|Image courtesy of Universal Pictures.|
The director's trio of twisty thrillers - the solid "Sixth Sense," much better "Unbreakable" and extremely creepy "Signs" - still hold up, but Shyamalan's work since those three has been spotty - "The Village" was conceptually interesting, but a failure in execution. "Lady in the Water" was, well, God knows what. "The Happening" was ridiculous, but at least kind of fun. And "The Last Airbender" and "After Earth" were virtually unwatchable.
"The Visit" is a modestly scaled attempt at a comeback for the filmmaker and while it has a few creepy moments, it's mostly just a tiresome series of jump scares and found footage cliches.
In the picture, two siblings - Becca (Olivia DeJonge) and Tyler (Ed Oxenbould) - pay a visit to the grandparents they've never met. Their mother (Kathryn Hahn) had a falling out with them years before, but never reconnected. Becca, an aspiring filmmaker, wants to make a documentary about their week-long visit with their grandparents, who live in - what else? - an isolated farmhouse in Pennsylvania.
Shyamalan makes the most out of the scenery, which is creepy in the way that many houses in the middle of nowhere surrounded by woods and sparse scenery tend to be. Shortly after their arrival, Becca and Tyler begin to notice strange goings-on - grandma (Deanna Dunagan) has a proclivity for crawling around on all fours late at night and quite often semi-nude. Grandpa (Peter McRobbie) takes frequent trips to the barn, where he stores bloodied diapers and can occasionally be spotted with a shotgun in his mouth.
There are some unsettling scenes to be had during all of this, especially one in which the siblings play hide and seek under the creaky old house only to find that they have a third member playing the game. Most of the rest of the scares primarily involve the old folks popping up when you least expect them to in front of the camera, which apparently is always turned on.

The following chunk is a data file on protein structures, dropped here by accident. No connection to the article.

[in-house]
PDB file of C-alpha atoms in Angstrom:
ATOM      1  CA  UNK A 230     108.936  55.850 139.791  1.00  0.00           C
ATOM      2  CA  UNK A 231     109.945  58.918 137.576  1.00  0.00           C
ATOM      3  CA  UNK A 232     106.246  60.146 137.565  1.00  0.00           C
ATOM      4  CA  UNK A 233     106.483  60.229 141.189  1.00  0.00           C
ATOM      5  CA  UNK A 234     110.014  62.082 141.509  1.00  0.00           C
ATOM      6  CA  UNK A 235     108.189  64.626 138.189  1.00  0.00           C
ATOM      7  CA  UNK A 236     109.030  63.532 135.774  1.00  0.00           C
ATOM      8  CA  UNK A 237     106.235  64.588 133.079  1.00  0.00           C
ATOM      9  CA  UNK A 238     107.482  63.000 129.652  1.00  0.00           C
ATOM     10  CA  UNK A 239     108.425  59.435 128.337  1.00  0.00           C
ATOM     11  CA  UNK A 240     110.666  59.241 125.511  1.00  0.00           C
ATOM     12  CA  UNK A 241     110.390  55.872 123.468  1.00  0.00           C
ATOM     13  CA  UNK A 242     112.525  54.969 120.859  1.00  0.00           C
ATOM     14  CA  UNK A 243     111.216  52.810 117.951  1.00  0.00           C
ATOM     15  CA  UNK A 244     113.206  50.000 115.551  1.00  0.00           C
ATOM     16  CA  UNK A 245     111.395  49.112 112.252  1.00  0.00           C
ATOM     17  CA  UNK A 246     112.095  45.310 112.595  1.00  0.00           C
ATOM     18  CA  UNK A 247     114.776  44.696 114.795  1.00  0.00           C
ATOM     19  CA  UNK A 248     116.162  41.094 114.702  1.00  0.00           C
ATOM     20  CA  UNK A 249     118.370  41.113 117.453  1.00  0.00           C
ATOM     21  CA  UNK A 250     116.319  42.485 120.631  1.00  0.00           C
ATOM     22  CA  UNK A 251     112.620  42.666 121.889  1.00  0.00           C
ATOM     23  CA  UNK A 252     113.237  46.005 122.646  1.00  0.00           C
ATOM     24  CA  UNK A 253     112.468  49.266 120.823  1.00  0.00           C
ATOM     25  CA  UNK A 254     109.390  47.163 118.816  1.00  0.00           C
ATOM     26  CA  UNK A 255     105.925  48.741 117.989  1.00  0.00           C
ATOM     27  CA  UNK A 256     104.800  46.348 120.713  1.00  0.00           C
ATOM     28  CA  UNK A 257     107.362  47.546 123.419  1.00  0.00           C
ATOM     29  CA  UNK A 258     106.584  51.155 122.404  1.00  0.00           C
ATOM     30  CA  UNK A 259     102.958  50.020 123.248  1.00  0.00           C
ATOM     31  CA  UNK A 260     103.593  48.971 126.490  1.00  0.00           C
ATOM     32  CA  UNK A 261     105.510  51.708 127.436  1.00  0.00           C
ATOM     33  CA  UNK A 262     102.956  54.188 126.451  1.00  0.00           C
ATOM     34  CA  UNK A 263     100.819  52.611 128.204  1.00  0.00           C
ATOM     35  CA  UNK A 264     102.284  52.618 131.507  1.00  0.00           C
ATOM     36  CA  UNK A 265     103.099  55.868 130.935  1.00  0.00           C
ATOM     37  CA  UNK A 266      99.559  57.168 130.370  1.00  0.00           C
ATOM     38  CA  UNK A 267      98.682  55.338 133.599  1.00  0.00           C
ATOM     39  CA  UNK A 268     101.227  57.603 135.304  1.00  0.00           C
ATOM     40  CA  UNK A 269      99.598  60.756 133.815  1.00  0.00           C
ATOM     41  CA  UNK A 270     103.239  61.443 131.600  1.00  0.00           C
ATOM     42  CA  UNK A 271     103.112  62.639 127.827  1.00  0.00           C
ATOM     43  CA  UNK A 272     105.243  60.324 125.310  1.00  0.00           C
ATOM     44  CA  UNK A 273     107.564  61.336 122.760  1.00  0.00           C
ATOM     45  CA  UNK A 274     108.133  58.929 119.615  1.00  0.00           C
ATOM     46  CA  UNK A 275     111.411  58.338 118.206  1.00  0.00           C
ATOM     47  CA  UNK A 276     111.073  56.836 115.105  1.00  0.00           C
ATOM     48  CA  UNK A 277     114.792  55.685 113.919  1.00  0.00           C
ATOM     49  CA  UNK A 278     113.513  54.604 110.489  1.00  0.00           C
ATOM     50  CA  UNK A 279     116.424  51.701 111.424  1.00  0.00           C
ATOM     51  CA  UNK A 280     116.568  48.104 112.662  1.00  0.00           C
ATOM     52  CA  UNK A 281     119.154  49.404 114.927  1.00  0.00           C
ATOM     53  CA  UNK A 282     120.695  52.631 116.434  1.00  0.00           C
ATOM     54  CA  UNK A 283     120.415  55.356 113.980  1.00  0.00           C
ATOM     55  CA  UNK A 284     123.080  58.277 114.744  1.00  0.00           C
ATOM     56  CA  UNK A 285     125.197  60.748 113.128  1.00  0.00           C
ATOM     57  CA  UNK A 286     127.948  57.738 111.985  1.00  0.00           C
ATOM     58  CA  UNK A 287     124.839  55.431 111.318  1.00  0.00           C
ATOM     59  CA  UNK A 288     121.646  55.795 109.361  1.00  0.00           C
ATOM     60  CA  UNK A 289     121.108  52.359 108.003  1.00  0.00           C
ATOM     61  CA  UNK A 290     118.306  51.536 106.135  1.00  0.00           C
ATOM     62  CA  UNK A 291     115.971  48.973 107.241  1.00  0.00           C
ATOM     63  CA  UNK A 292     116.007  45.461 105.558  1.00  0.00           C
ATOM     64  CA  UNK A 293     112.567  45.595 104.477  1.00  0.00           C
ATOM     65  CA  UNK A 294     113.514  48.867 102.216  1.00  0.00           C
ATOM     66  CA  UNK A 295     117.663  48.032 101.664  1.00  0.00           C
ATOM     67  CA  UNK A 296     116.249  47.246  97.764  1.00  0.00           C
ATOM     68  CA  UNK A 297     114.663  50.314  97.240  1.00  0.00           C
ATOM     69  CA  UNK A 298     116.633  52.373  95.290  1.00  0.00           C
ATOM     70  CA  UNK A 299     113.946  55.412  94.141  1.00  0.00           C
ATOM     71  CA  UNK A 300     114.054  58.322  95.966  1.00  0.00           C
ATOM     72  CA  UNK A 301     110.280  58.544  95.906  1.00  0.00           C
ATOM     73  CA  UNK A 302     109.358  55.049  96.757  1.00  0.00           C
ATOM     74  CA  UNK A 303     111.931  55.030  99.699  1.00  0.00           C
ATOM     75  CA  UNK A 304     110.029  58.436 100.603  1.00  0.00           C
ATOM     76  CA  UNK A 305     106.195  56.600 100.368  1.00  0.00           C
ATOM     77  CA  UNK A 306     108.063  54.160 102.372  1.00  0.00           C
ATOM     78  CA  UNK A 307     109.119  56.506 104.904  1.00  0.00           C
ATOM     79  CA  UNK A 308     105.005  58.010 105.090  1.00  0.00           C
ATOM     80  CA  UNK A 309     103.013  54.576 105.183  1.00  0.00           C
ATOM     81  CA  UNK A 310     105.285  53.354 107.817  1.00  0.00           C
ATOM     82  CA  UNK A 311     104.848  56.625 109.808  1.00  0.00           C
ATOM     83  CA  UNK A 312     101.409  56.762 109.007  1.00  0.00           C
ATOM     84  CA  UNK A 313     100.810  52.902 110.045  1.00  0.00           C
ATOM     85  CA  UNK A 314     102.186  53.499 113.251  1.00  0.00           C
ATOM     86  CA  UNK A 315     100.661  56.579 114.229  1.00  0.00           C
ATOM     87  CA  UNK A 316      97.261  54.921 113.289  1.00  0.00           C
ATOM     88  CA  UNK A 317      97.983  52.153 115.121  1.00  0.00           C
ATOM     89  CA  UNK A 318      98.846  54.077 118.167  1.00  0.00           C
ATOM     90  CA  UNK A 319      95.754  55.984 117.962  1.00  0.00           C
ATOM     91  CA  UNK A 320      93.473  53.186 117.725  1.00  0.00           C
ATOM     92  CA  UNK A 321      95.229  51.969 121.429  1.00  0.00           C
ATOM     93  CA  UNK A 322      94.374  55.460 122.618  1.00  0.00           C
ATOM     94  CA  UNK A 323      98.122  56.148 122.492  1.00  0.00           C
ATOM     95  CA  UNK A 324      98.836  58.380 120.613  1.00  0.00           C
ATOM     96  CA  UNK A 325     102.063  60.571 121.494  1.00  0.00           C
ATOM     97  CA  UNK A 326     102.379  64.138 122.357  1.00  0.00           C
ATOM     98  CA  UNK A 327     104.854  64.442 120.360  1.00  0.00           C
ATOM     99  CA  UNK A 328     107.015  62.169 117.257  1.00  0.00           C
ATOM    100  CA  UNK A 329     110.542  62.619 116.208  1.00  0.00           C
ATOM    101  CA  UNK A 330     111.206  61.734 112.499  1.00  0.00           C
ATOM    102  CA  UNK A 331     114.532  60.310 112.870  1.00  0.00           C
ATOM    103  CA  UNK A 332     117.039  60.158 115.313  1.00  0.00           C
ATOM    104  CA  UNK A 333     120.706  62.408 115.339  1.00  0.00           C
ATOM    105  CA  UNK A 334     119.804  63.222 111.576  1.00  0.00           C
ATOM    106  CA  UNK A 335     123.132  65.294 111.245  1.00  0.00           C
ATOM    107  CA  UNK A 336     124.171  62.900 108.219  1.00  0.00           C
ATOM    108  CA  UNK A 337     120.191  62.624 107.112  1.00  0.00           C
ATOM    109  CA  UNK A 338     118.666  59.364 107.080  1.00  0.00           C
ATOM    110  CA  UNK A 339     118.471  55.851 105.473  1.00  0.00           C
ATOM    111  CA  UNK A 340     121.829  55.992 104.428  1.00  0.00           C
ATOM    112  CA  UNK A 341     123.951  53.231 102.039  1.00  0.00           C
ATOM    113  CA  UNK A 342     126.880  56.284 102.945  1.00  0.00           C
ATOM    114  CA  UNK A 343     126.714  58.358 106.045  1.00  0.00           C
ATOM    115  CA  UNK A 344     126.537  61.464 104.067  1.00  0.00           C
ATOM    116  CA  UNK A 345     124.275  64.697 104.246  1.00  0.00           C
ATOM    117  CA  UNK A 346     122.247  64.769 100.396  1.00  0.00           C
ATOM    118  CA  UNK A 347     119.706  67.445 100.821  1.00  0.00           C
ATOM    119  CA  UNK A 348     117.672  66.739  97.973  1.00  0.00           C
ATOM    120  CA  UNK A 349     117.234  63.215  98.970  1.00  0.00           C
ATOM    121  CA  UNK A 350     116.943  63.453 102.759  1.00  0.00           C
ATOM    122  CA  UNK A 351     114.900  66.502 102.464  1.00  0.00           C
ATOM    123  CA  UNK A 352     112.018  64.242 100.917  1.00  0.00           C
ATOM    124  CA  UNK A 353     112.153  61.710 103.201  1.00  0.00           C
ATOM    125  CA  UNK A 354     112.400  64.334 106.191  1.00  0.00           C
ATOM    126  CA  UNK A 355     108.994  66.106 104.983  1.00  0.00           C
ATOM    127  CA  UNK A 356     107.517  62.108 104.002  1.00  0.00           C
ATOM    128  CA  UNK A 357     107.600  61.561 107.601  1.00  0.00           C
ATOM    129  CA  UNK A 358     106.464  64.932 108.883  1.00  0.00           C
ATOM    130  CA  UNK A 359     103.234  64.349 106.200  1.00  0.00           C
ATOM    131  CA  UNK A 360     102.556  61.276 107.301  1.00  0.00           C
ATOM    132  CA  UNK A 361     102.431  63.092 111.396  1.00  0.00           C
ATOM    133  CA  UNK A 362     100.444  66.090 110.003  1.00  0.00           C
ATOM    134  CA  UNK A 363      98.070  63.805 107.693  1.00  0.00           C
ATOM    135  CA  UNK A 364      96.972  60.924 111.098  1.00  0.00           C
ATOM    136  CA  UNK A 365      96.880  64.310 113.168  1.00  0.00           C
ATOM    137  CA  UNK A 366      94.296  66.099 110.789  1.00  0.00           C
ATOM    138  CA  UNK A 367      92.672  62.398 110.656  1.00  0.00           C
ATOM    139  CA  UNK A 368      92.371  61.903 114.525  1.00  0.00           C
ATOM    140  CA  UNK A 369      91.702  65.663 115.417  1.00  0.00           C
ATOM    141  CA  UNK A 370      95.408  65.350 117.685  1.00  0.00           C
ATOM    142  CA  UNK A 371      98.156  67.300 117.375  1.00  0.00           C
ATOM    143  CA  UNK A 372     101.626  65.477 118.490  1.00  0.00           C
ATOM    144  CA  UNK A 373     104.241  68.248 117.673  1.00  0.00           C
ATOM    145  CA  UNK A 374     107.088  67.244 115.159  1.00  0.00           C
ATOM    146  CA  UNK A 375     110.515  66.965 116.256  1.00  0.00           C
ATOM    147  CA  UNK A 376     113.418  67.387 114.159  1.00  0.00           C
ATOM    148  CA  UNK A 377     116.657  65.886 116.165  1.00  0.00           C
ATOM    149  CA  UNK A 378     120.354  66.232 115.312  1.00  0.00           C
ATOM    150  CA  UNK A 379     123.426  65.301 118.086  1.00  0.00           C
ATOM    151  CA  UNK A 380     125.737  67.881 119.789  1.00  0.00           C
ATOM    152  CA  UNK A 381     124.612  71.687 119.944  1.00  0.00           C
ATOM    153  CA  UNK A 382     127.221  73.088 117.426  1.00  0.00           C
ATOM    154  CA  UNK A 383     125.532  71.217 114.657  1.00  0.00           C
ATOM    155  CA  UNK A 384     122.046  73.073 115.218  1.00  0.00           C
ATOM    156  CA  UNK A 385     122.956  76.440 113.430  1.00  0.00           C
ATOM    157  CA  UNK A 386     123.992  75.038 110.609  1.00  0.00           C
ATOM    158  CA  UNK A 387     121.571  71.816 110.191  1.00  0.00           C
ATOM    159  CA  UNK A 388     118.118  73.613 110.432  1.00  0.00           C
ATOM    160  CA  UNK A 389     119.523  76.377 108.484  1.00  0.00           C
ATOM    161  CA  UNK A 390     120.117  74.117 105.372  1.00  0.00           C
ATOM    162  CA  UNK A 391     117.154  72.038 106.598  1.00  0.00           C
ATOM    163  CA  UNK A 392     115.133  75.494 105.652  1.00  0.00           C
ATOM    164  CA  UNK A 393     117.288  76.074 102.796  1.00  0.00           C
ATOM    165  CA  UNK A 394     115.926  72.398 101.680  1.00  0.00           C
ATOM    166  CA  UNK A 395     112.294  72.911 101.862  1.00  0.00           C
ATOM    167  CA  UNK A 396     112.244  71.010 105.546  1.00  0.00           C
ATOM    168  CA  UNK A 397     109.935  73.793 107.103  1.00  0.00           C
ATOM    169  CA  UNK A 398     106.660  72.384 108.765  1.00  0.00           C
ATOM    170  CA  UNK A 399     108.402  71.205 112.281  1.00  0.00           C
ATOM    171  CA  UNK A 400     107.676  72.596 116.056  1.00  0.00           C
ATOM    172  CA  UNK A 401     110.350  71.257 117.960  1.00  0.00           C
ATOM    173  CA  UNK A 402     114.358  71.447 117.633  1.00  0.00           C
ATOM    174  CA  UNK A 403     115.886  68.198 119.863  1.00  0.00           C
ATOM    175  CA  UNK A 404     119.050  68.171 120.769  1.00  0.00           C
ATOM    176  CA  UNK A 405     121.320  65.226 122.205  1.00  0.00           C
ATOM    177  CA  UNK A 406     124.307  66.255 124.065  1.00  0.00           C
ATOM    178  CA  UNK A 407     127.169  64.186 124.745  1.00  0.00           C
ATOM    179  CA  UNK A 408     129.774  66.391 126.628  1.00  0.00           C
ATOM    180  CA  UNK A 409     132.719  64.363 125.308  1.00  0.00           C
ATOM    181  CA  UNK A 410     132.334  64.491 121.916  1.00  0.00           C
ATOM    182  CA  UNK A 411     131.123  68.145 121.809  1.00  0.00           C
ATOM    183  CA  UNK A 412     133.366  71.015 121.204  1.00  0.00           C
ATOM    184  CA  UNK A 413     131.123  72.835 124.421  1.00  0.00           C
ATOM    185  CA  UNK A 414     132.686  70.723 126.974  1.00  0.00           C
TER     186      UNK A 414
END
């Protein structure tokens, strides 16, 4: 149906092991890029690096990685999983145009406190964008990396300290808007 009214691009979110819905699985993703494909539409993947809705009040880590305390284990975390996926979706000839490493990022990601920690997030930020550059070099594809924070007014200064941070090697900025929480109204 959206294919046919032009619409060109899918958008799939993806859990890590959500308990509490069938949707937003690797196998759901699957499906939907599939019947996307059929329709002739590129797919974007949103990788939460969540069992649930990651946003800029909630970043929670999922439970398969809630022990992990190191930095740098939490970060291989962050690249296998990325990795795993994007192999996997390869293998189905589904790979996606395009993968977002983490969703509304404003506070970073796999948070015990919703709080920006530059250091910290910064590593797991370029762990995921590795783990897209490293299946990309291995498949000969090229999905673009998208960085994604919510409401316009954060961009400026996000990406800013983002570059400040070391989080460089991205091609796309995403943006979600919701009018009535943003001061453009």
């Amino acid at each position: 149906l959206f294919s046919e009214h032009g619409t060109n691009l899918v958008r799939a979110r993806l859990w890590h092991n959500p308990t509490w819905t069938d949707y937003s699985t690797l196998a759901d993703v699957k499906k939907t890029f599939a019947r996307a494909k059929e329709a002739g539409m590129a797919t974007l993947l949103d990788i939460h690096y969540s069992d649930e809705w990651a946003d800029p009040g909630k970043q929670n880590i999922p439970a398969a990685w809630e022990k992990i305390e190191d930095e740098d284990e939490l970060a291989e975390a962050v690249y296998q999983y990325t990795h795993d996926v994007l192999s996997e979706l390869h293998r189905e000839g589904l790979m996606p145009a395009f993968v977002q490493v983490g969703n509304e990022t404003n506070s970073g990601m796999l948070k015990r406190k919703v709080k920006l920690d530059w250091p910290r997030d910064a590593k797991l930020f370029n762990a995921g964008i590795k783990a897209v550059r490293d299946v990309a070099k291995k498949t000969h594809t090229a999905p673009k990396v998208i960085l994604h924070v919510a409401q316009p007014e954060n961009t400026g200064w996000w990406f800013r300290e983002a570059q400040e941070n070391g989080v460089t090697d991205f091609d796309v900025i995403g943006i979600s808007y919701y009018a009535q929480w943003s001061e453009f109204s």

Even more unsettling than the film's numerous jump scares are the script choices. The level of Becca's precociousness is a little too difficult to swallow and would her brother really know the meaning of mise en scene? Worse, Tyler's character has a tendency to break out in random rap lyrics of his own inventing that would make even the 90's worst white rapper (choose your own artist and insert here) cringe. Someone must have found these scenes funny, but I'm not sure who that someone was. Certainly no one in the theater where I watched "The Visit."
On the other hand, there's a pretty funny running joke in which virtually every adult who crosses Becca's path used to be an actor and, therefore, feels compelled to show off their thespian credentials. Also, Tyler's decision to replace curse words with the names of female pop stars is occasionally amusing. But only occasionally.
Shyamalan can make a good thriller ("The Sixth Sense") and he knows how to frighten people (see "Signs" for evidence). And "Unbreakable" is not only a tense thriller, but it's also philosophically adept. So, it's unfortunate that the picture in his oeuvre to which I'd compare "The Visit" is "The Village," which is another film with an interesting concept that never quite materializes onscreen.